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US Diplomats at SOFEX Highlight Defense Industry Prospects in Middle East

May 10, 2016 (Photo Credit: Jordan Pix, Getty Images)

 

AMMAN, Jordan — Commercial officers from the US embassy in Jordan highlighted on Tuesday what’s on the wish lists of Middle Eastern and North African countries when it comes to defense equipment.

Given the political and security state of affairs in the region, it should come as no surprise that all countries are hungry for border and building security systems that include surveillance, bomb detection and other capabilities that would help detect and defuse threats to their populations.

“The safety and security sector is growing across North Africa and Levant,” Cherine Maher, the US Embassy in Jordan’s head of regional safety and security, said at the biennial Special Operations Forces Exhibition. “The market is continuously growing because of the political situation and stability and securing and protecting civilians.”

High security is noticeable for anyone who has traveled to Jordan, and is one of the reasons the country has remained a pocket of relative peace in a very unstable region. All hotels, for instance, have X-ray machines, metal detectors and potential pat-downs, which guests must go through each time they enter. Cars are inspected with detectors whenever they pull up to large buildings.

“We are very high on the safety and security market in Jordan,” Geoffrey Bogart, a commercial officer at the US Embassy said. “Jordan needs your help in military and the private sector side,” he said to industry at SOFEX.

Bogart said there is an abundance of market prospects for US companies to do business in Jordan, including in border security, cyber security, command and control centers, telecommunications equipment, military vehicles, artillery, tactical equipment, bomb and metal detectors, and closed circuit television (CCTV) and access control.

Egypt’s safety and security market is also “flourishing,” according to Maher, with an expectation it will grow by 15 to 20 percent during the next few years. Overall imports in the sector were estimated at $450 million in 2015, an amount that only accounts for non-government purchases and not foreign military sales contracts, which is executed through a different budget, she said.

“Egypt is facing a lot of challenges especially in terms of border control and whether it’s from the West or the East or the North or the South, so the main project that is going on is border and perimeter control,” Maher said, which means the country really wants bomb detection, jammers and improvised explosive device diffusers.

Morocco, which has a “fairly large” defense market, is looking for defense aviation devices and heavy equipment, Maher said.

US competition in Morocco is pretty fierce as the country tends to like to do business with France due to its strategic location and historical ties, according to Maher. Morocco also has Russian submarines.

But that doesn’t mean the US doesn’t have a leg up in some cases, Maher said, noting US products in aviation devices and heavy equipment are in high demand.

Maher said Iraq has a particularly “dynamic” market valued in 2014 at about $7.6 billion, which is about 3.44 percent of its GDP. With the ongoing war against the Islamic State group, it is anticipated that Iraq will soon spend around $19 billion, which would make up about 18 to 20 percent of its GDP.

“The unique aspect” of the defense market in Iraq is that more than 50 percent of it is made up of US products. But Iraq also buys from Europe, Russia and Iran.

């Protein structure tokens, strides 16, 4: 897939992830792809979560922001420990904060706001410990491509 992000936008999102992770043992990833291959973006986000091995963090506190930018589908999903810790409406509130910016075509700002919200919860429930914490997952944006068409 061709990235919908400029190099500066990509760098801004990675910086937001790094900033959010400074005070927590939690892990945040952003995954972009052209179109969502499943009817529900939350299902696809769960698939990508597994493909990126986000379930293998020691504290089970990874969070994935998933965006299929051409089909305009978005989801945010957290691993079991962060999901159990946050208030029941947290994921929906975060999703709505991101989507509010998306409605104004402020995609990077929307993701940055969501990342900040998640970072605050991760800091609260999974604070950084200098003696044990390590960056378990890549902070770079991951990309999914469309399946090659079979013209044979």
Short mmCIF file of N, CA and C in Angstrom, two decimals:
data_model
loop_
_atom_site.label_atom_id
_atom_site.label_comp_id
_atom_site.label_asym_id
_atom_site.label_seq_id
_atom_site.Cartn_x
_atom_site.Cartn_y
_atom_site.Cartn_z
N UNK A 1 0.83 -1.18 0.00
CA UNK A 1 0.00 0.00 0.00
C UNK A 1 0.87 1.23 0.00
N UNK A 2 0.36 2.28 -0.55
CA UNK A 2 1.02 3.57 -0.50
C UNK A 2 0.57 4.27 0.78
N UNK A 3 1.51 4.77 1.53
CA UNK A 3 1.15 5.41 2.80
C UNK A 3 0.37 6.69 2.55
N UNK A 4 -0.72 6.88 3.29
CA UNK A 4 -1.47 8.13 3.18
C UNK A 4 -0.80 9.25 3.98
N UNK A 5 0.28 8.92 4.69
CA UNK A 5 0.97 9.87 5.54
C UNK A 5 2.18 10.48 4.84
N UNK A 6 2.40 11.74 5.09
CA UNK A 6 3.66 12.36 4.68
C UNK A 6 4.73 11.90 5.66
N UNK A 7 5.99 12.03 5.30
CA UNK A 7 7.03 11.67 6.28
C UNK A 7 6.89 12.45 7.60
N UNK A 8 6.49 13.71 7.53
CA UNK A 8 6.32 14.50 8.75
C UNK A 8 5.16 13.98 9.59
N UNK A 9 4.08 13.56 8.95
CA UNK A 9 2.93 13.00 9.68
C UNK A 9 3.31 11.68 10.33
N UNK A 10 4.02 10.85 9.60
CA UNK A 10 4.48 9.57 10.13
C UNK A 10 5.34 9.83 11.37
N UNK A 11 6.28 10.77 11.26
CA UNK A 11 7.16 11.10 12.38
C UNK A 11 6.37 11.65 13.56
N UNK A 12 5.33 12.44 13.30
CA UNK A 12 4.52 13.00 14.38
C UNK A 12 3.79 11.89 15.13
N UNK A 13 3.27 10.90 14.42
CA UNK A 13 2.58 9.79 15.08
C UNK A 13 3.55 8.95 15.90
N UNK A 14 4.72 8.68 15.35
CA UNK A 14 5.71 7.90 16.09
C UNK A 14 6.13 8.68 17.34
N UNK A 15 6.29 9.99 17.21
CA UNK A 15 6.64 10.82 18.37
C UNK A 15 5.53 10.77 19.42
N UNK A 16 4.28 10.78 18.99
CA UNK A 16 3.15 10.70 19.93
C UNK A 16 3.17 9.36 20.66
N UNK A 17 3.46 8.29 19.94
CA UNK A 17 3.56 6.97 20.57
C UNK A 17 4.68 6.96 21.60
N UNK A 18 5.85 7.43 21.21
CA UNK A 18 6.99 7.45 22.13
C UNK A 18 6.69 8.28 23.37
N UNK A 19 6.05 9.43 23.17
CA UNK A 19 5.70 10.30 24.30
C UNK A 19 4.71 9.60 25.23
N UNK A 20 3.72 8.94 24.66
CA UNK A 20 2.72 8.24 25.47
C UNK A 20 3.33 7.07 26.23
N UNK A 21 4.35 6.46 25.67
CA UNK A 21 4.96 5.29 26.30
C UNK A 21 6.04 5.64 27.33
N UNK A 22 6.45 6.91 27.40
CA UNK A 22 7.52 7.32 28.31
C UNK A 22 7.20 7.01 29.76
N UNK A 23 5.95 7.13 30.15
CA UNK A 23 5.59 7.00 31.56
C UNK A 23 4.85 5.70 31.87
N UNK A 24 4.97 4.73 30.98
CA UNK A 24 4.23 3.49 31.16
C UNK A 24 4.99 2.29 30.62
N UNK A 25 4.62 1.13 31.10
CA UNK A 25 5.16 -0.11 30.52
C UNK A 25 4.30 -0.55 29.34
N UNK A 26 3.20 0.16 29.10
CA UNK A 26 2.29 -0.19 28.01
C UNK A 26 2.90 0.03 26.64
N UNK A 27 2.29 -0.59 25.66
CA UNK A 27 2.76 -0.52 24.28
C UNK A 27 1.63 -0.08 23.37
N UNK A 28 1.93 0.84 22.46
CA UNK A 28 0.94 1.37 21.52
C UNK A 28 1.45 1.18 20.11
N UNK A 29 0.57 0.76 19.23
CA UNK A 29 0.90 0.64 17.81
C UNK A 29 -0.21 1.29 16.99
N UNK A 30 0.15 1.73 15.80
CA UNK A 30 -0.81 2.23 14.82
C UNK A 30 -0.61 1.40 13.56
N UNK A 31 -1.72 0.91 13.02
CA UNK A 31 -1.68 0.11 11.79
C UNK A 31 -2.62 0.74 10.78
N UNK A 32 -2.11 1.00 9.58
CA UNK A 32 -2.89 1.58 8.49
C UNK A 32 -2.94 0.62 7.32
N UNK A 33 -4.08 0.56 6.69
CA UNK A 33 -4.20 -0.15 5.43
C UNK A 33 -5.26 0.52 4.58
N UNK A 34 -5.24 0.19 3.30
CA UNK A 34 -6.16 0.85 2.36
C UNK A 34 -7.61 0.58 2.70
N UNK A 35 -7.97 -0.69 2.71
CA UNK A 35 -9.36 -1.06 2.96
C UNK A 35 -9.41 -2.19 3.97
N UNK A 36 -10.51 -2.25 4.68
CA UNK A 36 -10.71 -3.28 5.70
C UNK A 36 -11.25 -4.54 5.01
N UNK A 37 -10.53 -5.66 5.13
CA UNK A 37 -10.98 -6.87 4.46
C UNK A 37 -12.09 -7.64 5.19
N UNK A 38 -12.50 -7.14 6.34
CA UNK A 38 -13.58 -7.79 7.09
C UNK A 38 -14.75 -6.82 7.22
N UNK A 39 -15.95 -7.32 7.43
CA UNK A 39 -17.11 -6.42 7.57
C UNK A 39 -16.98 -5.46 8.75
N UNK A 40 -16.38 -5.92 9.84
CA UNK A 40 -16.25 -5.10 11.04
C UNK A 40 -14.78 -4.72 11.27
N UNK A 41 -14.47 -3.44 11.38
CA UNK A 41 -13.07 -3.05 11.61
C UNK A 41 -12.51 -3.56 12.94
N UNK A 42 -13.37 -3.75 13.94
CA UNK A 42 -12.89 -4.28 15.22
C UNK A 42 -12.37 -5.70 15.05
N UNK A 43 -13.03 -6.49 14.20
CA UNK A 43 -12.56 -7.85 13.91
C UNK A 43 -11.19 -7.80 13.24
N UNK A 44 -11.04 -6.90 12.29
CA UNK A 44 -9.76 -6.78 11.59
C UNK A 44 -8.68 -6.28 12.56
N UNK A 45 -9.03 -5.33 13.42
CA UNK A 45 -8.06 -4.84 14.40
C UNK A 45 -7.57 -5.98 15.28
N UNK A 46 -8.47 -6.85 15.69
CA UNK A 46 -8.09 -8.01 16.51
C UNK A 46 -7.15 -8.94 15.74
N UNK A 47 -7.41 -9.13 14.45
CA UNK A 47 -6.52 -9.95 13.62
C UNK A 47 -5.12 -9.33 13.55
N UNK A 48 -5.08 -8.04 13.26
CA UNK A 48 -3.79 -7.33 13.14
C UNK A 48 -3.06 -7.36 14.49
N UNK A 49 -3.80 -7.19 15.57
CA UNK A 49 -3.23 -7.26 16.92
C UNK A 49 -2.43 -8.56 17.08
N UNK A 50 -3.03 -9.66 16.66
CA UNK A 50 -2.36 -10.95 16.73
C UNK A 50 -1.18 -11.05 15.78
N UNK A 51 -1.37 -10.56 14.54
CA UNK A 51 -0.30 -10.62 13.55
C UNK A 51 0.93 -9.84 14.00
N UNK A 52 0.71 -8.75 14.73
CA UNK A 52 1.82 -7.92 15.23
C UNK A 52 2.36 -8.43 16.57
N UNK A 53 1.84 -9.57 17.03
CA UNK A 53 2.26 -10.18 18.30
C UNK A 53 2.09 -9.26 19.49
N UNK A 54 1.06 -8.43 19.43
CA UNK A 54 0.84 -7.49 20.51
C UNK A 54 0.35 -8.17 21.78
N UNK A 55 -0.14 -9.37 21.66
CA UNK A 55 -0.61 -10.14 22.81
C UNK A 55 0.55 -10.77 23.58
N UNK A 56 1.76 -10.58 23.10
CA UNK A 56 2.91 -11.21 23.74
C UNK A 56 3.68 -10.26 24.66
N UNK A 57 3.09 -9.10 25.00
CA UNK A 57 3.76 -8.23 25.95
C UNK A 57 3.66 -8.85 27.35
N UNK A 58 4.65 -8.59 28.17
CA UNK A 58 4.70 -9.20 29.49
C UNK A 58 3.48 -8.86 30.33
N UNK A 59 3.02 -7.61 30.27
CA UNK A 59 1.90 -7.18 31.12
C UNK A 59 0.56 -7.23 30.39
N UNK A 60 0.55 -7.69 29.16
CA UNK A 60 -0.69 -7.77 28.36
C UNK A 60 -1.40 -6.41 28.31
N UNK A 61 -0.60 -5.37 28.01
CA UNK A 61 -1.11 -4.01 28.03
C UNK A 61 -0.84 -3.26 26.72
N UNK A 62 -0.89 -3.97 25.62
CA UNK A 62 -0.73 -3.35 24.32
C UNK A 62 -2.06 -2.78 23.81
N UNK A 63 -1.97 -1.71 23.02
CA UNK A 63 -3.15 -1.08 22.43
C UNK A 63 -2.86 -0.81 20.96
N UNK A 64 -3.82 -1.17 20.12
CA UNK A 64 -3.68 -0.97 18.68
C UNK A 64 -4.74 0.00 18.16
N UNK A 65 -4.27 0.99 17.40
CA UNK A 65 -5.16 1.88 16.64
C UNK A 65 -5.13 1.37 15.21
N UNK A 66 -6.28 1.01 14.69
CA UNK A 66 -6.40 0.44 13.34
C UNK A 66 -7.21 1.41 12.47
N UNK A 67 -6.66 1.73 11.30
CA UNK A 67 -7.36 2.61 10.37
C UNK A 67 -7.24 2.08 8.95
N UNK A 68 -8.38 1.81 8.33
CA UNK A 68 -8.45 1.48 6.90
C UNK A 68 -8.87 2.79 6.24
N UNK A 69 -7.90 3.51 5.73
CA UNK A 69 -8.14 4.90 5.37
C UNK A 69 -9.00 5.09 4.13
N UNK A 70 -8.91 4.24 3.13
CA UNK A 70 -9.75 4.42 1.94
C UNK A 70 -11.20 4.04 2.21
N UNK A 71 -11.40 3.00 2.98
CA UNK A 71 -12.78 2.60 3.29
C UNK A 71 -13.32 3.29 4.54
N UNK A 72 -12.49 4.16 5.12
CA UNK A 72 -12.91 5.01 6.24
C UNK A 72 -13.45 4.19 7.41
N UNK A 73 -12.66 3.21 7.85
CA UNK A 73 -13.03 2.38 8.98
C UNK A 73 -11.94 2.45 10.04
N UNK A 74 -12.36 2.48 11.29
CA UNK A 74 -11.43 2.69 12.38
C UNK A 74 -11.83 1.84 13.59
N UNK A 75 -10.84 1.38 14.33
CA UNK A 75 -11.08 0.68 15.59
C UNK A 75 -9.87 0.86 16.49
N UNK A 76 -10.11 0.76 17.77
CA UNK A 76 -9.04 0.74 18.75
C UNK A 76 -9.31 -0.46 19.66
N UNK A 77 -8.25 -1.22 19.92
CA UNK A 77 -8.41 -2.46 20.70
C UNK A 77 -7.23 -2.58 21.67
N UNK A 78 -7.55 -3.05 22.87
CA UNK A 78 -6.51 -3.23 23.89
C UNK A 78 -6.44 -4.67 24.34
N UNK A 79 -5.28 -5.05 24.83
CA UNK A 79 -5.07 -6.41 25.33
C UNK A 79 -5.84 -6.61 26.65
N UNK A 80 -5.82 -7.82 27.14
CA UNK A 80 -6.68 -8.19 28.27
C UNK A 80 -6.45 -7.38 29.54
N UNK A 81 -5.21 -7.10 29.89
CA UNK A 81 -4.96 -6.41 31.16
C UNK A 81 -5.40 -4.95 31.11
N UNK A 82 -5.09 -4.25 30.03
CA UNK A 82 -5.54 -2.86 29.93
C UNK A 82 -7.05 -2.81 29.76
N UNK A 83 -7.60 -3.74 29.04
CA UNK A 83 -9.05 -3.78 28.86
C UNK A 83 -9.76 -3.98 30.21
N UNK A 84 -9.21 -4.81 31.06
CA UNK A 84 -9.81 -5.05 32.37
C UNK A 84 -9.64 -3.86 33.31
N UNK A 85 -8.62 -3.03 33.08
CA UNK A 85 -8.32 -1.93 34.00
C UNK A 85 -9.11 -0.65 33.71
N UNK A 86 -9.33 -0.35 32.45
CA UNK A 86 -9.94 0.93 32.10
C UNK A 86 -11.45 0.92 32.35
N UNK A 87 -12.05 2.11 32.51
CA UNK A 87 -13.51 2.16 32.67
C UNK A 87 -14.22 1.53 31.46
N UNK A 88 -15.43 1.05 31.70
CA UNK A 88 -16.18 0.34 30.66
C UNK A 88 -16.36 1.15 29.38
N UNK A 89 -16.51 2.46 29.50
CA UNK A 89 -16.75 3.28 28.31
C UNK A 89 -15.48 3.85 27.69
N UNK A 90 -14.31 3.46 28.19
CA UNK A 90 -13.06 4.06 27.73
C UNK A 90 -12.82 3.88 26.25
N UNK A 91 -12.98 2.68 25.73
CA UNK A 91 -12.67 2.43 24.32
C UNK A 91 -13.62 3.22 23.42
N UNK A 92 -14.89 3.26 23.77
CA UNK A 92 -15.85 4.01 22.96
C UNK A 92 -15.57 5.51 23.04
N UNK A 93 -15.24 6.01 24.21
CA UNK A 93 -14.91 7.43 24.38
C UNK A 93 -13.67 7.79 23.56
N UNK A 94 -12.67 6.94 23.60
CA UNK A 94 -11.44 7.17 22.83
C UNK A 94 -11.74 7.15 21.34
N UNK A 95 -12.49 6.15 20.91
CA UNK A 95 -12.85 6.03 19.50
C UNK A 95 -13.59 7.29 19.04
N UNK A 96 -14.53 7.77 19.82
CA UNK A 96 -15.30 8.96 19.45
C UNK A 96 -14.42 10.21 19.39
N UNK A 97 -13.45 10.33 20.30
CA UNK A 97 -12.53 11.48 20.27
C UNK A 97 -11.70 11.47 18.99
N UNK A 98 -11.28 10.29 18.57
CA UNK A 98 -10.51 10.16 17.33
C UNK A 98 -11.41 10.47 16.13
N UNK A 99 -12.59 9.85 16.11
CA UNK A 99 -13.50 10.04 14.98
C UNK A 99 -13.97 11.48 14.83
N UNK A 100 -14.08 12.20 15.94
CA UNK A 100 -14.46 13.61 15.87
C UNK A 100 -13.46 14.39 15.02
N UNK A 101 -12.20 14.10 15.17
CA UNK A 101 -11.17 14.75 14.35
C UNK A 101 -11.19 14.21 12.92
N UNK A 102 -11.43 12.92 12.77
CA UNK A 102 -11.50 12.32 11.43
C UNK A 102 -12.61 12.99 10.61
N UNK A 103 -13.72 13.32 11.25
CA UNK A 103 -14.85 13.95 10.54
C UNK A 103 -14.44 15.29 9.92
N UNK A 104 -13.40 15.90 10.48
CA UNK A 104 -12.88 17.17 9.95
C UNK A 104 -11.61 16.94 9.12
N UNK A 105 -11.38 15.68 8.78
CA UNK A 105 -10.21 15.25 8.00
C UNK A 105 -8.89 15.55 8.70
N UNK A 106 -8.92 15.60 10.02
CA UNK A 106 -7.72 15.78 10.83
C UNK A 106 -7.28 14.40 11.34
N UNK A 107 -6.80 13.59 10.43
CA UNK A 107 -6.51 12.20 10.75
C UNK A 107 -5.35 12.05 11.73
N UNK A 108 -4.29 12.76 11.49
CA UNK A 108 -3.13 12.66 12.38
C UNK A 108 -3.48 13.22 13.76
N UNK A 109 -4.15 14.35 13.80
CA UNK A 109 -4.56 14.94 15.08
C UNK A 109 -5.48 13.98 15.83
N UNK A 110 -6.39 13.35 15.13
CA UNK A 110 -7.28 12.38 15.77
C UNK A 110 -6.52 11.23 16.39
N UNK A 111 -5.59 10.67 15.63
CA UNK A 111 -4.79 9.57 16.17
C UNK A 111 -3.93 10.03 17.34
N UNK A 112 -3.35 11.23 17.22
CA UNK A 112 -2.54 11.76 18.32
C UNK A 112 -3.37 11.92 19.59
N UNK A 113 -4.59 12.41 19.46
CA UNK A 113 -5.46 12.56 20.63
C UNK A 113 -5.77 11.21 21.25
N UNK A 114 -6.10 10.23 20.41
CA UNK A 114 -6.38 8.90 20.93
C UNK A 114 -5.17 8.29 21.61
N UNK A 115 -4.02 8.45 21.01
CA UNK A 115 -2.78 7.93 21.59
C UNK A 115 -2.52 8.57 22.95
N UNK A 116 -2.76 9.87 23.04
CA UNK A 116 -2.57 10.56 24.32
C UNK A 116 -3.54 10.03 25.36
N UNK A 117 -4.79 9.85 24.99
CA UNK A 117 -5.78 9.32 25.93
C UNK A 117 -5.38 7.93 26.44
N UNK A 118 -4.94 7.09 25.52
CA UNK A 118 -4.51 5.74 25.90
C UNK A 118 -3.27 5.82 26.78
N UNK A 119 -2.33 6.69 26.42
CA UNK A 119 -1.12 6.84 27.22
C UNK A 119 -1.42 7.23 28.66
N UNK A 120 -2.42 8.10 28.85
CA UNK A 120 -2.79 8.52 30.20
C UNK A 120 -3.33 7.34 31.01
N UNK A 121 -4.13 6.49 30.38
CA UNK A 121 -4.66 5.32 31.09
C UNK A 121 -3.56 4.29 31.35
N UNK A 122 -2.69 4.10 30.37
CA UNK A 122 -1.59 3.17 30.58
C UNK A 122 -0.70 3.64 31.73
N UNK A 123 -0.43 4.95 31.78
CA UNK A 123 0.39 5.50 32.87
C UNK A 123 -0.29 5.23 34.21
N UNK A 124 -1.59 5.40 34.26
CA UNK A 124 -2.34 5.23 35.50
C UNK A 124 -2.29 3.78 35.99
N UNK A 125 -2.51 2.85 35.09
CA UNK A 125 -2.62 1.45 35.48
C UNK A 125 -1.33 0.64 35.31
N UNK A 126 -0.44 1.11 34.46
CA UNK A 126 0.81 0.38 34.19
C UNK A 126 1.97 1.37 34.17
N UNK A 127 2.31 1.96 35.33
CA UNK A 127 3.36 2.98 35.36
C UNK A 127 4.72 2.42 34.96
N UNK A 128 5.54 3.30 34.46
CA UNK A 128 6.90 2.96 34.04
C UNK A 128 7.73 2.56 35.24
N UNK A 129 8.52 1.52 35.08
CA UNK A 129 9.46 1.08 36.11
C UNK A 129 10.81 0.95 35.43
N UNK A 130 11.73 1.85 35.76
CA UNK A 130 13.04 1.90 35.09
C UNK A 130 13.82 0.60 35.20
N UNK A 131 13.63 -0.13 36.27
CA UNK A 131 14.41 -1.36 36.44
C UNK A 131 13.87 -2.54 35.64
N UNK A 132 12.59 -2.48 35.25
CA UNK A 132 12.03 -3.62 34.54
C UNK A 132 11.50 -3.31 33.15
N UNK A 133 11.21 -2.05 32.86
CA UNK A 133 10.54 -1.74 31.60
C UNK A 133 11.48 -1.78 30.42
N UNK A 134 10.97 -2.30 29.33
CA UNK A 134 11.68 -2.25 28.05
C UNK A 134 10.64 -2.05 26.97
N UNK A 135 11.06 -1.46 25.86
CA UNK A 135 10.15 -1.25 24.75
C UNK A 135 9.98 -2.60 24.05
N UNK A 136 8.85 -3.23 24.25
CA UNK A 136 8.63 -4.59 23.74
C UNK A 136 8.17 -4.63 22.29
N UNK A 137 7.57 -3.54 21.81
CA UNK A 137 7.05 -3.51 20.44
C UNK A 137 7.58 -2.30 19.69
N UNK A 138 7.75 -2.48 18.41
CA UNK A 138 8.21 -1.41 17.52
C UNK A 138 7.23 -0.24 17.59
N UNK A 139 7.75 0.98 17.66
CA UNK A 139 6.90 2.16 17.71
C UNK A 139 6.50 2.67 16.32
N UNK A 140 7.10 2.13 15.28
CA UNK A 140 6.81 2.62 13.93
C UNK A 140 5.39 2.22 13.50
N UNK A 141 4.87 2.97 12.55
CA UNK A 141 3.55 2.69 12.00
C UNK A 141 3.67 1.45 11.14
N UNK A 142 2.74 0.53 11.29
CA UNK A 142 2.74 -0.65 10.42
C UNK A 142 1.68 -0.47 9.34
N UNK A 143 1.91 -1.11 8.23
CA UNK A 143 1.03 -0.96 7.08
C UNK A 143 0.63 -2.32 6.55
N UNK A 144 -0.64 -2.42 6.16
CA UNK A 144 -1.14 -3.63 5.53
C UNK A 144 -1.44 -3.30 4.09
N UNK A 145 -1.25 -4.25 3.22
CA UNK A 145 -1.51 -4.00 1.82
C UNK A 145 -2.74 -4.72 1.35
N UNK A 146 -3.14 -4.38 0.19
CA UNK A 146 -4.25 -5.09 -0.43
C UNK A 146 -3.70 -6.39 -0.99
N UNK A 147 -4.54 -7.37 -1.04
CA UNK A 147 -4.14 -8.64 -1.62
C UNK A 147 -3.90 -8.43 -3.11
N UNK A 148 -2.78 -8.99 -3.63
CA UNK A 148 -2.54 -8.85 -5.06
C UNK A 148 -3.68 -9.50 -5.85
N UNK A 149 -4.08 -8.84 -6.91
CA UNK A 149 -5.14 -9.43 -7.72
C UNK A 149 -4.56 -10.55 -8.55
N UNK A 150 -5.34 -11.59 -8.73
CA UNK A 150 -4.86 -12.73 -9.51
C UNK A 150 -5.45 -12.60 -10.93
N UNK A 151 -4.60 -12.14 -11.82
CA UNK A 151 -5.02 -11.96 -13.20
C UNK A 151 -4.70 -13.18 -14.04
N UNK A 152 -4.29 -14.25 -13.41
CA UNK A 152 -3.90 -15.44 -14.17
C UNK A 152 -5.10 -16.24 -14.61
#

Like all the other countries in the region, Iraq is investing heavily in safety and security equipment, and also wants personal protective gear and security systems for residential and commercial buildings, according to Maher.

There is continuous growth in Tunisia’s defense market, Maher said. Tunisia plussed up its security forces budget in 2016 due to growing terrorist threats in the region. The country wants to build up its force capacity to deter regional threats, strengthen defensive capabilities and support counterterrorism operations.

The best prospects for the US to do business is in electronic surveillance, CCTV systems and protective apparel. Compared to other countries in the region, this equipment is in particularly high demand, Maher noted.

In Tunisia, there is continuous competition between the US and European firms, Maher said, but the US does have an edge when it comes to technology, especially with scanning equipment.

The current instability in Libya has led to challenges for US firms, according to Maher; however, US companies’ products are in high demand there. “The trick is how to enter the market, who to sell to, and making sure of export license,” she said, adding some products that had been permitted to be sold to Libya now have restrictions.

Libya wants equipment that will enhance its intelligence, surveillance and reconnaissance capabilities; air and seaport security, communication systems; and tools for customs inspections.

Lebanon is interested in border security; however, it’s particularly interested in securing public buildings and providing for civilian protection due to ongoing insecurity in some towns and cities near Beirut, Maher said.

Access control, CCTV, and signaling equipment are all desired in Lebanon as well as metal detectors and X-ray machines, she added.

Palestine’s market is small but there’s still business to be done in surveillance and security equipment. The current market is dominated by US, Europe and East Asia companies.

The demand for security in buildings is growing due to a construction boom, according to Maher. Palestine wants CCTV systems, alarm and fire systems, access control systems, security barriers and protective apparel.

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